From DON SANDERSON
They [the Tarahumara] know that every step forward, every convenience acquired through the mastery of a purely physical civilization, also implies a loss, a regression. – Antonin Artaud, “The Peyote Dance”
Patience Gray, the author of “Honey from a Weed: Fasting and Feasting in Tuscany, Catalonia, the Cyclades, and Apulia”, 1986, writes that Artaud’s saying had graced her workshop for many years. For twenty years, she followed her sculptor companion searching for the next perfect block of marble in wilder regions of the Mediterranean that were yet hardly touched by modern conveniences. The foods and lifestyles about which she reminisces were very conservative, according to the old meaning of that term, hardly changed over hundreds of years but now nearing their last gasp. These people were closely tied to the land, the olive groves, the vineyards, the vegetable gardens, and fruit orchards chopped out of rocky soils yet thriving. Goats, sheep, and pigs were commonly raised and cheese produced. We would think of these peoples as very poor, yet they were nearly self-sufficient and life was often a communal celebration.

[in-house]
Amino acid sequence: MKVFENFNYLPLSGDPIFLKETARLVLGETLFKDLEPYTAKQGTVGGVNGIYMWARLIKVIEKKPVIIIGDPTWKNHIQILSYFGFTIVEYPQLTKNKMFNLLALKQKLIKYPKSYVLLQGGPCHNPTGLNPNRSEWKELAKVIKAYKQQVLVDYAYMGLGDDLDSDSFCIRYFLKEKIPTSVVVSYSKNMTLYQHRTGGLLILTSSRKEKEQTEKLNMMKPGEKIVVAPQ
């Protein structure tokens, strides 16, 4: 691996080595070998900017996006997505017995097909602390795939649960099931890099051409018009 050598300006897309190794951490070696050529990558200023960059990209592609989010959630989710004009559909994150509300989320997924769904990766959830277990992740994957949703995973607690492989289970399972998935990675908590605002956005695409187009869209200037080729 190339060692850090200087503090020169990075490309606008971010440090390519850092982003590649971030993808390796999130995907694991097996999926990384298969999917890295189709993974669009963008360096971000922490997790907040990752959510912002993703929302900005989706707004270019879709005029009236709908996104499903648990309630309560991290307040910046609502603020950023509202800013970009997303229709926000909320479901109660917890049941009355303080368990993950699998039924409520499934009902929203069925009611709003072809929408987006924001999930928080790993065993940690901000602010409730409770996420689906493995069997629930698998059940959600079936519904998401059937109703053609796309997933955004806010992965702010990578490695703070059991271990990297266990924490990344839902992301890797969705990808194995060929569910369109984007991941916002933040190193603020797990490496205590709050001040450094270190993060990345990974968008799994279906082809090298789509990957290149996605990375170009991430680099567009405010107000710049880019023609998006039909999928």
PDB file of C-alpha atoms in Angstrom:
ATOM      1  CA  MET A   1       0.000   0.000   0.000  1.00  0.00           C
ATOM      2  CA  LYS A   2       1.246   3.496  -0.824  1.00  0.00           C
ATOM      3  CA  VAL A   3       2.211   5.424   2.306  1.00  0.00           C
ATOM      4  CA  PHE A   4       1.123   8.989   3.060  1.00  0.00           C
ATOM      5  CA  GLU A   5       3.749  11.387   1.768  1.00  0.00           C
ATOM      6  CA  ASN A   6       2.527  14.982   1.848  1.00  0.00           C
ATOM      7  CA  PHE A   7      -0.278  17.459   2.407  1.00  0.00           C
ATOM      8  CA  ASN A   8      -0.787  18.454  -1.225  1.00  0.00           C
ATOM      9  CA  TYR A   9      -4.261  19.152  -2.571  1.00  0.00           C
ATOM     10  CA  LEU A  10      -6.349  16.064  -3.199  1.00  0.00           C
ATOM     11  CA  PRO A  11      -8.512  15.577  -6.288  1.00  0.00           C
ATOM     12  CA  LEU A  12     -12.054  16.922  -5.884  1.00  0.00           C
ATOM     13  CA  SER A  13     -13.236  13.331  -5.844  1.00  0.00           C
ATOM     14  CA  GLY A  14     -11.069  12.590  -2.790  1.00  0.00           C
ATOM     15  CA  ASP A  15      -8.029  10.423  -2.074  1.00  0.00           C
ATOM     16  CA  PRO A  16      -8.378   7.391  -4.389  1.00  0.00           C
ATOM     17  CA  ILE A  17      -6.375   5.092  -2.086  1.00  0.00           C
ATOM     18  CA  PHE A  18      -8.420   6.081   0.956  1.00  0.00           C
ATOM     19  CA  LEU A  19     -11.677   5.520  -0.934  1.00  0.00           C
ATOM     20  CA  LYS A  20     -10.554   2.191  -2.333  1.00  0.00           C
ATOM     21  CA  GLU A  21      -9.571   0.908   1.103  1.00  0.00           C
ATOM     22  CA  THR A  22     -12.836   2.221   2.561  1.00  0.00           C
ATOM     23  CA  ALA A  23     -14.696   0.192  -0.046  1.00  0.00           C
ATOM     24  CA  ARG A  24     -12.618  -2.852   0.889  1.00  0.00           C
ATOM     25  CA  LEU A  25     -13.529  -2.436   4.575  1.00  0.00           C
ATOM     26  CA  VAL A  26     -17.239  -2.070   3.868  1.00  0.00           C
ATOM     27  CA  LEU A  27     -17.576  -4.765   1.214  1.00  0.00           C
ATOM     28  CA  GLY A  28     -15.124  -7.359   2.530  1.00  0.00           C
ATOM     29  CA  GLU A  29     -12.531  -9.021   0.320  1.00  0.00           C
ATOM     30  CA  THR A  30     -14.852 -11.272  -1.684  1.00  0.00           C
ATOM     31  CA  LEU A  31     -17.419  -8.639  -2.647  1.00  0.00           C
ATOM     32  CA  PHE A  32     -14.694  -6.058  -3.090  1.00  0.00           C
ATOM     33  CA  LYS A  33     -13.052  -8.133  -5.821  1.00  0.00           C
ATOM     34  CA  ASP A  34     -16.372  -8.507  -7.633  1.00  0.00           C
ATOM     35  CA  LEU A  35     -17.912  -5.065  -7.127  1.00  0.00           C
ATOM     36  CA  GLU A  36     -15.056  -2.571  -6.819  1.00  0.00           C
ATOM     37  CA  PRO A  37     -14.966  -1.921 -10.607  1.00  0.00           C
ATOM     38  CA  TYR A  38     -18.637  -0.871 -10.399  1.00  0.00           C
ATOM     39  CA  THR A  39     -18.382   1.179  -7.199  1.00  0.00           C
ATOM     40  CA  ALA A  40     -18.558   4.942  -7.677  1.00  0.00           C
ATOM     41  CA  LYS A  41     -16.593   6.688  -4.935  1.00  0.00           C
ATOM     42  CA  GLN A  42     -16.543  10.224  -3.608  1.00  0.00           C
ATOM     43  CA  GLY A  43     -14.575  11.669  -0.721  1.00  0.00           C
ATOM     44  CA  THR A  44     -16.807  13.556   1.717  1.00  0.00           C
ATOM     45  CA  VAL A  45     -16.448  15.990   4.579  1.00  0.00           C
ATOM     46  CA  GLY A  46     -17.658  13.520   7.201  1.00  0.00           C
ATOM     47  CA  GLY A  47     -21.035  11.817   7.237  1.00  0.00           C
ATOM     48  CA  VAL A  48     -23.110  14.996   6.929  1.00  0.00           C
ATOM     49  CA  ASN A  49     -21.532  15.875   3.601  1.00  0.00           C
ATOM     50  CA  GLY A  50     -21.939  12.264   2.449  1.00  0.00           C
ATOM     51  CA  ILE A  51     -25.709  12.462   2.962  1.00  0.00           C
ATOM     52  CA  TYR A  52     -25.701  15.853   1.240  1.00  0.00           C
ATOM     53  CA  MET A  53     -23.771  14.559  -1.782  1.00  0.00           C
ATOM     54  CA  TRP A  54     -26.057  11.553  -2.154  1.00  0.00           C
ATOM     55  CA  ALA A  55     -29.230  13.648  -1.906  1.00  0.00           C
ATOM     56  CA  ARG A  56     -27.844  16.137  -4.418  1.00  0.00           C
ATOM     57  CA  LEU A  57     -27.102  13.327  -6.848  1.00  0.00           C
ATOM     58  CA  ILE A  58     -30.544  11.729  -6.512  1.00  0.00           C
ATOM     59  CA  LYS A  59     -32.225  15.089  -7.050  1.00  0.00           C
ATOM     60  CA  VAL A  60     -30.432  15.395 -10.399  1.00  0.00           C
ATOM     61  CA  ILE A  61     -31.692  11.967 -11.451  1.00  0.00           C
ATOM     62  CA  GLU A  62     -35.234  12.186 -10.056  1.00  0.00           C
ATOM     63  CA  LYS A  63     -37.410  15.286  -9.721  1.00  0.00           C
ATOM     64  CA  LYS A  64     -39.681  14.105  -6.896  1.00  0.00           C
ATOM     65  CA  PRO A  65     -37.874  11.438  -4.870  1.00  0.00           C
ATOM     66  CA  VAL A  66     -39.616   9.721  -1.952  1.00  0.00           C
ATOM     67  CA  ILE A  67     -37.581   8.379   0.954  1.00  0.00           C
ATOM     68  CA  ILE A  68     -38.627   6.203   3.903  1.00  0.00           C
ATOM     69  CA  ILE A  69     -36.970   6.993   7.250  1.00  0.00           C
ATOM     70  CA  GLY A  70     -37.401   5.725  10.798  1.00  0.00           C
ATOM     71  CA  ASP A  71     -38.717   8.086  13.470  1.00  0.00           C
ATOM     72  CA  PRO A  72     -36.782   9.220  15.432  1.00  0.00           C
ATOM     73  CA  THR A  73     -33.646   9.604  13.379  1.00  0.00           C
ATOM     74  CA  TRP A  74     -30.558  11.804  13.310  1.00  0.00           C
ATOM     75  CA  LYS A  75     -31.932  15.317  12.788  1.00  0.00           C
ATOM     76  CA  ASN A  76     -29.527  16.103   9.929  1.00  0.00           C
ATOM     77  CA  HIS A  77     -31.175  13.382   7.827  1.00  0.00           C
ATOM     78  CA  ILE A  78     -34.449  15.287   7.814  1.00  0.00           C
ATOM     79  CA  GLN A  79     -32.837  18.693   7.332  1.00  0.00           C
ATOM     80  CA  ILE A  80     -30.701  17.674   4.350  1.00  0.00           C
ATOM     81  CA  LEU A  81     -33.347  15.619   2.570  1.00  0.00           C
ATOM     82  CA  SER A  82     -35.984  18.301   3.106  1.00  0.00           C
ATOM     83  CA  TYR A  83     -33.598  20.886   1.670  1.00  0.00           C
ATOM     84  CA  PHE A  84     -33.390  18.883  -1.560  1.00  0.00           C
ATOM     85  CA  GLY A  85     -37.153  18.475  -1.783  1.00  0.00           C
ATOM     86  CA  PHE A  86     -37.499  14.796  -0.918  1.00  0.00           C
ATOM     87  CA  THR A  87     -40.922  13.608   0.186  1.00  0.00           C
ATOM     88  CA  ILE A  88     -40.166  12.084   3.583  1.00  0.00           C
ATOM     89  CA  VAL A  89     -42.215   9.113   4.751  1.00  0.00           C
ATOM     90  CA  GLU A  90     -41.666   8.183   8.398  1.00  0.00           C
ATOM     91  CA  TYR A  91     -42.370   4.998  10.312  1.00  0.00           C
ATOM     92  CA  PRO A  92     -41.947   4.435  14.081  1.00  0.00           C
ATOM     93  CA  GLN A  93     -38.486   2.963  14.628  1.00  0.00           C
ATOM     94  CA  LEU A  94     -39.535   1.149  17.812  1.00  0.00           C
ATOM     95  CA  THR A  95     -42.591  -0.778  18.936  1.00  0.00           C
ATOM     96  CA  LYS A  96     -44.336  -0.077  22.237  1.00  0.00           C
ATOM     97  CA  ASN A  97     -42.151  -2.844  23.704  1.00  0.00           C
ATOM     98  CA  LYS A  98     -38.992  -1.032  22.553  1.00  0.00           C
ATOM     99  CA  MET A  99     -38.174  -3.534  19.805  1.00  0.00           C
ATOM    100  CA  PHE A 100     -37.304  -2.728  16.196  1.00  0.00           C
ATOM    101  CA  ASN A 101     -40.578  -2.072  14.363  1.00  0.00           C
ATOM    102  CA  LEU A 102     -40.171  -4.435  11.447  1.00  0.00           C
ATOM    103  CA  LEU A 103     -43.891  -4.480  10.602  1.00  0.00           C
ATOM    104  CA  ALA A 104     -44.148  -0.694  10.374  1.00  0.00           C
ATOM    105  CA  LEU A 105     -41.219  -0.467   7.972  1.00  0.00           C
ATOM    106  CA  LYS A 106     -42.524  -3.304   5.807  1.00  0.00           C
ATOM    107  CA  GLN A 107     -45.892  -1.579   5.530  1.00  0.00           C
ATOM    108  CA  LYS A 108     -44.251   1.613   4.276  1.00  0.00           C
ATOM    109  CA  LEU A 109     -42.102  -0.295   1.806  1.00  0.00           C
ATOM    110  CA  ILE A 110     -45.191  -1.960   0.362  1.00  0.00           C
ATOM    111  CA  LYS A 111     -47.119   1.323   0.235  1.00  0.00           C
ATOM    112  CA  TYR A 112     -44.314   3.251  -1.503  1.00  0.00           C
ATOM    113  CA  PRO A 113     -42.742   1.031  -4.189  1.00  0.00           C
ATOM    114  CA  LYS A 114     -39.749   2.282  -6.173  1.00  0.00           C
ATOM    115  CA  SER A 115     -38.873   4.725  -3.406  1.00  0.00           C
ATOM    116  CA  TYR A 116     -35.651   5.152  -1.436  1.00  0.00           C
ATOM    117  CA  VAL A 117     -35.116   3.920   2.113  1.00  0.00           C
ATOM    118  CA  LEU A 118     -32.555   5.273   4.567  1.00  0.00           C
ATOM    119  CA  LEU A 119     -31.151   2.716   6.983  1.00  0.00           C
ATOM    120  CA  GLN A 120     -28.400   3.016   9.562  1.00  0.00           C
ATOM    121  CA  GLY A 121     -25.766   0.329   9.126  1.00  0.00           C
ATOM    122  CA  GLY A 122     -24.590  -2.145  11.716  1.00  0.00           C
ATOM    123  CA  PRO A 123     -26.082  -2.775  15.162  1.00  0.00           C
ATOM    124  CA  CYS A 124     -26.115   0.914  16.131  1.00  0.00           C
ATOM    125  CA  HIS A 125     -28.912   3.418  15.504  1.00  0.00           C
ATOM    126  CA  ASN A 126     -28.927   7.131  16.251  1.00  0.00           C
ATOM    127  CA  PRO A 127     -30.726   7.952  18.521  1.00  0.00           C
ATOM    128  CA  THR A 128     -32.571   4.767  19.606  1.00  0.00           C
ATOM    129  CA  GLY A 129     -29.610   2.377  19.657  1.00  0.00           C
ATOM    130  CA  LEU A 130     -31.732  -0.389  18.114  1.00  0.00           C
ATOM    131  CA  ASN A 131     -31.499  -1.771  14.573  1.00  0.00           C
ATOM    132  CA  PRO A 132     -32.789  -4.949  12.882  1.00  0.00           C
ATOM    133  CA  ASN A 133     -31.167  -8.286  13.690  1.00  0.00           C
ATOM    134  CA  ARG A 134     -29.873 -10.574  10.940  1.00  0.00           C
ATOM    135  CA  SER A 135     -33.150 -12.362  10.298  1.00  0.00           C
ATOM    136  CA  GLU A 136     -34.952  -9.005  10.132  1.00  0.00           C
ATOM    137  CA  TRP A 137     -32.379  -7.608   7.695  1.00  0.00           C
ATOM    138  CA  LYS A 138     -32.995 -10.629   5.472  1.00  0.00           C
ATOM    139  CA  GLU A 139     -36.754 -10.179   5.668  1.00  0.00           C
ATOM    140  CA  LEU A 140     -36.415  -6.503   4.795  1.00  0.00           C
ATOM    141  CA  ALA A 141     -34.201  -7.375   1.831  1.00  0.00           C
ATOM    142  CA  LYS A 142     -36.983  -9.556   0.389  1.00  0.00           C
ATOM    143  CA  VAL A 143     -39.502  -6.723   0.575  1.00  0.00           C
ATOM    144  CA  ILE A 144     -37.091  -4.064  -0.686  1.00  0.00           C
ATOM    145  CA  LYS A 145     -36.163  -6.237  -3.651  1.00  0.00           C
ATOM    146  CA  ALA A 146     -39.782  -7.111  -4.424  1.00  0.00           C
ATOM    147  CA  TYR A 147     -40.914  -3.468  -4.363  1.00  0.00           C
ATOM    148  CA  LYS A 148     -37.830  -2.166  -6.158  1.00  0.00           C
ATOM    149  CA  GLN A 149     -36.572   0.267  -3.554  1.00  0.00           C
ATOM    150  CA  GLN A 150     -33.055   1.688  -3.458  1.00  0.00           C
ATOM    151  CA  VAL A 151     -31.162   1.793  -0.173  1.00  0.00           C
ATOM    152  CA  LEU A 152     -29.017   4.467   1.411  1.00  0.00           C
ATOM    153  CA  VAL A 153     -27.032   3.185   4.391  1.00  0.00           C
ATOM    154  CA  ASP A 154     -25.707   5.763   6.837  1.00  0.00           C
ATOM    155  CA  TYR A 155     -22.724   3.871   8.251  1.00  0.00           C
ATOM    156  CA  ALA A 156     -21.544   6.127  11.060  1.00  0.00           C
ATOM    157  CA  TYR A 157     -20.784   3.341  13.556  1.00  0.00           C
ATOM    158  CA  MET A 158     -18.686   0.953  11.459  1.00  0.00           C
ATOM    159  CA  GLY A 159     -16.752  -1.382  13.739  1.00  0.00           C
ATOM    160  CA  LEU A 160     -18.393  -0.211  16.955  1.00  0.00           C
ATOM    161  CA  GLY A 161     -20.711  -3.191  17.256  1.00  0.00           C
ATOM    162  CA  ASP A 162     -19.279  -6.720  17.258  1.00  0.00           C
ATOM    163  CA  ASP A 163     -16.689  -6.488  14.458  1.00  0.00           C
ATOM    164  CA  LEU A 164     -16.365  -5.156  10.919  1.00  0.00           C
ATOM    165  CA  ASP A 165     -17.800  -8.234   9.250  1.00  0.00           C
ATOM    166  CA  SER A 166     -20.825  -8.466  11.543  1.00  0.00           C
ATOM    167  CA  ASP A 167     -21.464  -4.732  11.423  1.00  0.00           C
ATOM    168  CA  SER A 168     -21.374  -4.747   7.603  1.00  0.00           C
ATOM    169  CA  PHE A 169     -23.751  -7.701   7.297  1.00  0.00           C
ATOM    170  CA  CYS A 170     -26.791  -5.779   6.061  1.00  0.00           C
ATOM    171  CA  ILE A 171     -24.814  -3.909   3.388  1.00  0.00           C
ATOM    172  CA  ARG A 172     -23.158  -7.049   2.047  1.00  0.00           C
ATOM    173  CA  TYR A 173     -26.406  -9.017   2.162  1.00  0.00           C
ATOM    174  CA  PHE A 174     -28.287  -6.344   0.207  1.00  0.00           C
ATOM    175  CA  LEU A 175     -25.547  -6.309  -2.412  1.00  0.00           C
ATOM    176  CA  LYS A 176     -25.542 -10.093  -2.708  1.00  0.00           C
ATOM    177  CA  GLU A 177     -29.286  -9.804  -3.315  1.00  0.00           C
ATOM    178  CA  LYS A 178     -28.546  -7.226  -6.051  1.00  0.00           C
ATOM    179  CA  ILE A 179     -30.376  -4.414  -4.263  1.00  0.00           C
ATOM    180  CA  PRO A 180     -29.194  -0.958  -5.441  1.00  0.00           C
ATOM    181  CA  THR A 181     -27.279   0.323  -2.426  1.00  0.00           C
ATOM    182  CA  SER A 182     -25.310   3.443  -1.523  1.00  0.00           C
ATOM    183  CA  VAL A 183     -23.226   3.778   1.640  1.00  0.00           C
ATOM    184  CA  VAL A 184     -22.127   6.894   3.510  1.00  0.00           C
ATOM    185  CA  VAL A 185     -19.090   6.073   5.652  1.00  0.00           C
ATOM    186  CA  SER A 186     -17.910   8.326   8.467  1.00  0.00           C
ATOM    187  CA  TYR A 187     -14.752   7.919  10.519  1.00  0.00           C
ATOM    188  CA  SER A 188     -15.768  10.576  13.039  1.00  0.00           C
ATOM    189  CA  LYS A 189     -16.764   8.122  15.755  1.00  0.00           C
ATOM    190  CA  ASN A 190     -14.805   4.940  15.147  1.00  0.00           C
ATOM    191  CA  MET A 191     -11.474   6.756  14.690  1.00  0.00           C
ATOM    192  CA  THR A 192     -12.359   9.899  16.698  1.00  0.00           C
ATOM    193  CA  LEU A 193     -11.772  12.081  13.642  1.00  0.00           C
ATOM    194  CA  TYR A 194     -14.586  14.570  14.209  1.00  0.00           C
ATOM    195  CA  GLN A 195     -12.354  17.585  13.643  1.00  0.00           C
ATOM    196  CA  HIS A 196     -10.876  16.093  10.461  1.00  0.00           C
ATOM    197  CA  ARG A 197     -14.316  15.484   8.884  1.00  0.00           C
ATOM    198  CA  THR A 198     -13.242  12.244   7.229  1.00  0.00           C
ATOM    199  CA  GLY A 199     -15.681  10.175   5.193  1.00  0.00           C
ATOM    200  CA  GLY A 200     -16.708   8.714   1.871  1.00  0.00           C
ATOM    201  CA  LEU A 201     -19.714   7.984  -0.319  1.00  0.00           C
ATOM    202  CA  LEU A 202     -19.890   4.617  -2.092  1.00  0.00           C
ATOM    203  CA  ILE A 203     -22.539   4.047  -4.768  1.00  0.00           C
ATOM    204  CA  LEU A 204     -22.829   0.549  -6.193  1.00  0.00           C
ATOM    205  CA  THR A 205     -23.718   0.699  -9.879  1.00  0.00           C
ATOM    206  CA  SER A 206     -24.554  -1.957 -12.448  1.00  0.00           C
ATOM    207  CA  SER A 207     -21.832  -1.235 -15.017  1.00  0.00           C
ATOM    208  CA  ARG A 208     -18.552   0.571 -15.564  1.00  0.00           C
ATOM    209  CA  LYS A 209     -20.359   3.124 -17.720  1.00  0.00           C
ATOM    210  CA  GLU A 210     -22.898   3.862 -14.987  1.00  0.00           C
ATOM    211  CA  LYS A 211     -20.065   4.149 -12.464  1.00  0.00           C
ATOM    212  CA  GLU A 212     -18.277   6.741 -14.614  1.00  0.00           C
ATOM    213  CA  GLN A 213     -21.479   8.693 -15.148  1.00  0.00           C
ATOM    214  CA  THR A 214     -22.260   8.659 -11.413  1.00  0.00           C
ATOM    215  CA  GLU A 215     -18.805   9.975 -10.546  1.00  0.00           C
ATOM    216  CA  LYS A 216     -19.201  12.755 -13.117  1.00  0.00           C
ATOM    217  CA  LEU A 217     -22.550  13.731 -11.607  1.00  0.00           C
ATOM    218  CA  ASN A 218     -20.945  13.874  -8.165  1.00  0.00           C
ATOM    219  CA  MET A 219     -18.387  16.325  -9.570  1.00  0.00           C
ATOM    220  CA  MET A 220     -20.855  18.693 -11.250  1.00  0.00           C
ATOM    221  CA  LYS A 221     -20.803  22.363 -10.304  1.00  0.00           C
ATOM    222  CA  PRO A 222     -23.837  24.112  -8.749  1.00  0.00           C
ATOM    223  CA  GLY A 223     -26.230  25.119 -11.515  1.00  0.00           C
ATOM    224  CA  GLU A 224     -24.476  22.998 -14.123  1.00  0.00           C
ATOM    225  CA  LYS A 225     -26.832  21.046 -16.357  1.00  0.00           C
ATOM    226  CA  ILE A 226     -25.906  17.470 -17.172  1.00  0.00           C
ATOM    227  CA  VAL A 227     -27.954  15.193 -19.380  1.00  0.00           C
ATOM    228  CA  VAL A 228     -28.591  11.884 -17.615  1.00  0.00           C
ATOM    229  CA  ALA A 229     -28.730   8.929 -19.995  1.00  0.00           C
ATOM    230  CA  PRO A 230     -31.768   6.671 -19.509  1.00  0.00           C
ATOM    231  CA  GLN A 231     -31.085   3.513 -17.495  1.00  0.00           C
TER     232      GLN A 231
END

Gray characterized foods in each of these areas as being of wondrous complexity that had been developed over generations stretching beyond memory. The recipes she records and meals she describes are quite wonderful. Every aspect was made from scratch with the simplest equipment, especially with no electricity. A typical stove was a grill raised across a wood fire that had originated from gathered brush or chopped branches. Often there was a hook above the fire on which a covered pot could be hung. A domed earthen oven was also usually available for baking bread and various dishes. Water was typically hand carried from a not necessarily nearby cistern.